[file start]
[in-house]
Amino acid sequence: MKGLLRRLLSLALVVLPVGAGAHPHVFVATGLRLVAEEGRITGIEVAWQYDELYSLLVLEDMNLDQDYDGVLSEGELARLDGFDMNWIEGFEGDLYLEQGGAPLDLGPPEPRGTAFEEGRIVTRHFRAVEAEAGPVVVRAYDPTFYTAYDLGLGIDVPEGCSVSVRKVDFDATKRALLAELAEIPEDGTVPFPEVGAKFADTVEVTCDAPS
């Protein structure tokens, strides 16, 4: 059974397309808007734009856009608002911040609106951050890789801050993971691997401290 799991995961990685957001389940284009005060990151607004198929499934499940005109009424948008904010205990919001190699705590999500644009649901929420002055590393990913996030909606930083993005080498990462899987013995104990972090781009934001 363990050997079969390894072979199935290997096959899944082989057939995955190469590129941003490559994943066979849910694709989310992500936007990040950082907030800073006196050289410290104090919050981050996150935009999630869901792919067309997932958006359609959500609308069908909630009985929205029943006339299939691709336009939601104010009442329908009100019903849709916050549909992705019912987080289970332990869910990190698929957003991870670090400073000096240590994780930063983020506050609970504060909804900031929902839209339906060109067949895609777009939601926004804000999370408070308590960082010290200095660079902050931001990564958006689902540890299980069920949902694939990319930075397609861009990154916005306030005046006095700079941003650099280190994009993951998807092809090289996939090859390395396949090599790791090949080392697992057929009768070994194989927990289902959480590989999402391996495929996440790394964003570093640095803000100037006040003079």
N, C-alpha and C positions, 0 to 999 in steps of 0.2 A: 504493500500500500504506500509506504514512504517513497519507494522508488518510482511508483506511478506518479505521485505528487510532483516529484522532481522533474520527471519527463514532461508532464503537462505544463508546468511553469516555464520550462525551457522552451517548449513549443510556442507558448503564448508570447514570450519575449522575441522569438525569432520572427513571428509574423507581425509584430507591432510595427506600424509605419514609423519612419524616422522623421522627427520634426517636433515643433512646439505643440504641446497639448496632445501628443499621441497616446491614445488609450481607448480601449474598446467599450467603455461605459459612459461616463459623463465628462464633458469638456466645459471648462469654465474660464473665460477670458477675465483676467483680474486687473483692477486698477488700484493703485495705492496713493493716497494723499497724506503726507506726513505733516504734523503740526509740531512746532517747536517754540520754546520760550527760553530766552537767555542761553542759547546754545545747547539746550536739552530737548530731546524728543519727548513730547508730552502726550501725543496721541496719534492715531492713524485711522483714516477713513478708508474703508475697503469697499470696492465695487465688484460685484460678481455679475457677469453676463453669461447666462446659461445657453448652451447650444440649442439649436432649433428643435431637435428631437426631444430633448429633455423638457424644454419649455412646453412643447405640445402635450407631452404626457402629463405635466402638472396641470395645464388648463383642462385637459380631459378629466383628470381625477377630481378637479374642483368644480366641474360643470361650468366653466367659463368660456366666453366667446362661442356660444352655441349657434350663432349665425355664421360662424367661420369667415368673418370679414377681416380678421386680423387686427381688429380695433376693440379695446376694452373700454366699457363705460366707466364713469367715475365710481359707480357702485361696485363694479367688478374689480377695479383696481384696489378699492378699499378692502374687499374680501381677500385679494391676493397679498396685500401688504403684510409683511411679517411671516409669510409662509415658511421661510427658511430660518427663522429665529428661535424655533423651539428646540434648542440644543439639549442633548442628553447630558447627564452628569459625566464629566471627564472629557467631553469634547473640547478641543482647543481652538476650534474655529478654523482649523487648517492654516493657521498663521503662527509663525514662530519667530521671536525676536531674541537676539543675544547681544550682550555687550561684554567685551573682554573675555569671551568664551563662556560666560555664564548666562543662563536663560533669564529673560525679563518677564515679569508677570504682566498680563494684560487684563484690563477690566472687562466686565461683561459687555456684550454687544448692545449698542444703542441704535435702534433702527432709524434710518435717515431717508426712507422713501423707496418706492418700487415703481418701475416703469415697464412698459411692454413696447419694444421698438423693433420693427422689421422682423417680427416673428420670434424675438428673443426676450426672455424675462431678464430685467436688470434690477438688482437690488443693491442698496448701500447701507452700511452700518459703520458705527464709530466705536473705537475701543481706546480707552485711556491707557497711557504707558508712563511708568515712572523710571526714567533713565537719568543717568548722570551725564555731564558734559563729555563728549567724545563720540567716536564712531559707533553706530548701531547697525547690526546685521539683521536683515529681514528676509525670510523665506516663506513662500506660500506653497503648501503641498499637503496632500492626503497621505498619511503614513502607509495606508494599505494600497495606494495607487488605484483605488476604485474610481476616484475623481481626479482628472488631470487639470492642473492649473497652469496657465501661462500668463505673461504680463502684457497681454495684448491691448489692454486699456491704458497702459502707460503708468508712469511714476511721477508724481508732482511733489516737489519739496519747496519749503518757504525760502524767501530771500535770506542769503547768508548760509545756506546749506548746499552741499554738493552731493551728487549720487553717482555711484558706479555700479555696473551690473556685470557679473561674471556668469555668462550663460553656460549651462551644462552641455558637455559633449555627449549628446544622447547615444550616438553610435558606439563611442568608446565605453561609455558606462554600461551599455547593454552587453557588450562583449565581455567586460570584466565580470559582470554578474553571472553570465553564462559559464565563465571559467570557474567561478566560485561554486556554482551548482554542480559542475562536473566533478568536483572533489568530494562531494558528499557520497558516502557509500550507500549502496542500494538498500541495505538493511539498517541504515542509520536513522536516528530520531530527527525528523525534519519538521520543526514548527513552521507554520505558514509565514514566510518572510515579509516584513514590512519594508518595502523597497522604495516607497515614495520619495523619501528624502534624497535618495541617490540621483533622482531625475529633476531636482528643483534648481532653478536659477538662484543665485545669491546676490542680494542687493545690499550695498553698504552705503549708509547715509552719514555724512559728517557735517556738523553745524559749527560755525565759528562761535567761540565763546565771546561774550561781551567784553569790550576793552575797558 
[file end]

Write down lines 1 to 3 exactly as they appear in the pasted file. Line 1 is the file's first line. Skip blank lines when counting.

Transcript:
[in-house]
Amino acid sequence: MKGLLRRLLSLALVVLPVGAGAHPHVFVATGLRLVAEEGRITGIEVAWQYDELYSLLVLEDMNLDQDYDGVLSEGELARLDGFDMNWIEGFEGDLYLEQGGAPLDLGPPEPRGTAFEEGRIVTRHFRAVEAEAGPVVVRAYDPTFYTAYDLGLGIDVPEGCSVSVRKVDFDATKRALLAELAEIPEDGTVPFPEVGAKFADTVEVTCDAPS
């Protein structure tokens, strides 16, 4: 059974397309808007734009856009608002911040609106951050890789801050993971691997401290 799991995961990685957001389940284009005060990151607004198929499934499940005109009424948008904010205990919001190699705590999500644009649901929420002055590393990913996030909606930083993005080498990462899987013995104990972090781009934001 363990050997079969390894072979199935290997096959899944082989057939995955190469590129941003490559994943066979849910694709989310992500936007990040950082907030800073006196050289410290104090919050981050996150935009999630869901792919067309997932958006359609959500609308069908909630009985929205029943006339299939691709336009939601104010009442329908009100019903849709916050549909992705019912987080289970332990869910990190698929957003991870670090400073000096240590994780930063983020506050609970504060909804900031929902839209339906060109067949895609777009939601926004804000999370408070308590960082010290200095660079902050931001990564958006689902540890299980069920949902694939990319930075397609861009990154916005306030005046006095700079941003650099280190994009993951998807092809090289996939090859390395396949090599790791090949080392697992057929009768070994194989927990289902959480590989999402391996495929996440790394964003570093640095803000100037006040003079």